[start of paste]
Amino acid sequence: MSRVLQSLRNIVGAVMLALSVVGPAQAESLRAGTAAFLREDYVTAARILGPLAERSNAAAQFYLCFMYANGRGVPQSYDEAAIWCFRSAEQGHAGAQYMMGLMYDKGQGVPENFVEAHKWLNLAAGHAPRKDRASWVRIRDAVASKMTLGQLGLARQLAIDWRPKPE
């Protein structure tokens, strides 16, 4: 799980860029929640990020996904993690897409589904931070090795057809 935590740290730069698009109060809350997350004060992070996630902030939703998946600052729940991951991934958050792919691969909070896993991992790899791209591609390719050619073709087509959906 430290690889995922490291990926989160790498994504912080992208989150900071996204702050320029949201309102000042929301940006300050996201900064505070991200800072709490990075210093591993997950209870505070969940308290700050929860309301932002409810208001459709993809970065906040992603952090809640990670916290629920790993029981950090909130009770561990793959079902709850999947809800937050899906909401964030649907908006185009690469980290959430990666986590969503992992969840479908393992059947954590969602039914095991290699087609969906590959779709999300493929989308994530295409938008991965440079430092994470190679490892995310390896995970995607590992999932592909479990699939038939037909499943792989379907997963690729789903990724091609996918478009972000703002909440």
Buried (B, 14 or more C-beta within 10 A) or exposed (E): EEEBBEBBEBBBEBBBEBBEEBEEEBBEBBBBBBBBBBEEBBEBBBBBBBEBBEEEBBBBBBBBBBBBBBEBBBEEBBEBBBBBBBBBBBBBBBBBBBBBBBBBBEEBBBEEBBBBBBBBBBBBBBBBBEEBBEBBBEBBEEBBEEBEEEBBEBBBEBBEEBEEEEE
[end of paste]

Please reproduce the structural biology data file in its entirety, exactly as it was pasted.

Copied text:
Amino acid sequence: MSRVLQSLRNIVGAVMLALSVVGPAQAESLRAGTAAFLREDYVTAARILGPLAERSNAAAQFYLCFMYANGRGVPQSYDEAAIWCFRSAEQGHAGAQYMMGLMYDKGQGVPENFVEAHKWLNLAAGHAPRKDRASWVRIRDAVASKMTLGQLGLARQLAIDWRPKPE
């Protein structure tokens, strides 16, 4: 799980860029929640990020996904993690897409589904931070090795057809 935590740290730069698009109060809350997350004060992070996630902030939703998946600052729940991951991934958050792919691969909070896993991992790899791209591609390719050619073709087509959906 430290690889995922490291990926989160790498994504912080992208989150900071996204702050320029949201309102000042929301940006300050996201900064505070991200800072709490990075210093591993997950209870505070969940308290700050929860309301932002409810208001459709993809970065906040992603952090809640990670916290629920790993029981950090909130009770561990793959079902709850999947809800937050899906909401964030649907908006185009690469980290959430990666986590969503992992969840479908393992059947954590969602039914095991290699087609969906590959779709999300493929989308994530295409938008991965440079430092994470190679490892995310390896995970995607590992999932592909479990699939038939037909499943792989379907997963690729789903990724091609996918478009972000703002909440």
Buried (B, 14 or more C-beta within 10 A) or exposed (E): EEEBBEBBEBBBEBBBEBBEEBEEEBBEBBBBBBBBBBEEBBEBBBBBBBEBBEEEBBBBBBBBBBBBBBEBBBEEBBEBBBBBBBBBBBBBBBBBBBBBBBBBBEEBBBEEBBBBBBBBBBBBBBBBBEEBBEBBBEBBEEBBEEBEEEBBEBBBEBBEEBEEEEE